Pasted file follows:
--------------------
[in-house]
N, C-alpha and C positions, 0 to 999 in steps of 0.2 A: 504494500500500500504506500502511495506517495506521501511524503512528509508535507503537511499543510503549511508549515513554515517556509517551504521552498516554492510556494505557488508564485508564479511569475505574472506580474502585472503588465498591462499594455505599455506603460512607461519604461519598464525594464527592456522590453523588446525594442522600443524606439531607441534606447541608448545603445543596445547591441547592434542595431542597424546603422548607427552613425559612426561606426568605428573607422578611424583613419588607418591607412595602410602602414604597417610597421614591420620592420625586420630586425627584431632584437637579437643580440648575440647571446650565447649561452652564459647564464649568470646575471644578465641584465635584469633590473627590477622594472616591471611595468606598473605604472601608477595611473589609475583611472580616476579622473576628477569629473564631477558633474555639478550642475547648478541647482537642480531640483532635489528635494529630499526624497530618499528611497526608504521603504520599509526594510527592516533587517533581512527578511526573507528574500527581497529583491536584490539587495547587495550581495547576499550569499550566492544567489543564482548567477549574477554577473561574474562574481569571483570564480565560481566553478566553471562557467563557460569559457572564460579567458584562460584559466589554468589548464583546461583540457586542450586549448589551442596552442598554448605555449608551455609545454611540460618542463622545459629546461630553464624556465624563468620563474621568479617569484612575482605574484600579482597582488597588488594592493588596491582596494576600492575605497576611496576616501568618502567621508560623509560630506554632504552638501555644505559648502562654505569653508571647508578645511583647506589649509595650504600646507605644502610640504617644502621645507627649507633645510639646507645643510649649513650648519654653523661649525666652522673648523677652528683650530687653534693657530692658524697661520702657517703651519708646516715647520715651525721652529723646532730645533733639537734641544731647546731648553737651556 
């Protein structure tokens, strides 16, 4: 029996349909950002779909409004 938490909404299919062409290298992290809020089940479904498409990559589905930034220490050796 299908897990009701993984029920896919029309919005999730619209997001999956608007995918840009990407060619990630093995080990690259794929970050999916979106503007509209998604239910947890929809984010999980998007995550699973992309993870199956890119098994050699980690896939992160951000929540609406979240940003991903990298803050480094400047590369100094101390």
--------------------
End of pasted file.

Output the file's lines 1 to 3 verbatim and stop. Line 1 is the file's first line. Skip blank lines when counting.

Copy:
[in-house]
N, C-alpha and C positions, 0 to 999 in steps of 0.2 A: 504494500500500500504506500502511495506517495506521501511524503512528509508535507503537511499543510503549511508549515513554515517556509517551504521552498516554492510556494505557488508564485508564479511569475505574472506580474502585472503588465498591462499594455505599455506603460512607461519604461519598464525594464527592456522590453523588446525594442522600443524606439531607441534606447541608448545603445543596445547591441547592434542595431542597424546603422548607427552613425559612426561606426568605428573607422578611424583613419588607418591607412595602410602602414604597417610597421614591420620592420625586420630586425627584431632584437637579437643580440648575440647571446650565447649561452652564459647564464649568470646575471644578465641584465635584469633590473627590477622594472616591471611595468606598473605604472601608477595611473589609475583611472580616476579622473576628477569629473564631477558633474555639478550642475547648478541647482537642480531640483532635489528635494529630499526624497530618499528611497526608504521603504520599509526594510527592516533587517533581512527578511526573507528574500527581497529583491536584490539587495547587495550581495547576499550569499550566492544567489543564482548567477549574477554577473561574474562574481569571483570564480565560481566553478566553471562557467563557460569559457572564460579567458584562460584559466589554468589548464583546461583540457586542450586549448589551442596552442598554448605555449608551455609545454611540460618542463622545459629546461630553464624556465624563468620563474621568479617569484612575482605574484600579482597582488597588488594592493588596491582596494576600492575605497576611496576616501568618502567621508560623509560630506554632504552638501555644505559648502562654505569653508571647508578645511583647506589649509595650504600646507605644502610640504617644502621645507627649507633645510639646507645643510649649513650648519654653523661649525666652522673648523677652528683650530687653534693657530692658524697661520702657517703651519708646516715647520715651525721652529723646532730645533733639537734641544731647546731648553737651556 
């Protein structure tokens, strides 16, 4: 029996349909950002779909409004 938490909404299919062409290298992290809020089940479904498409990559589905930034220490050796 299908897990009701993984029920896919029309919005999730619209997001999956608007995918840009990407060619990630093995080990690259794929970050999916979106503007509209998604239910947890929809984010999980998007995550699973992309993870199956890119098994050699980690896939992160951000929540609406979240940003991903990298803050480094400047590369100094101390």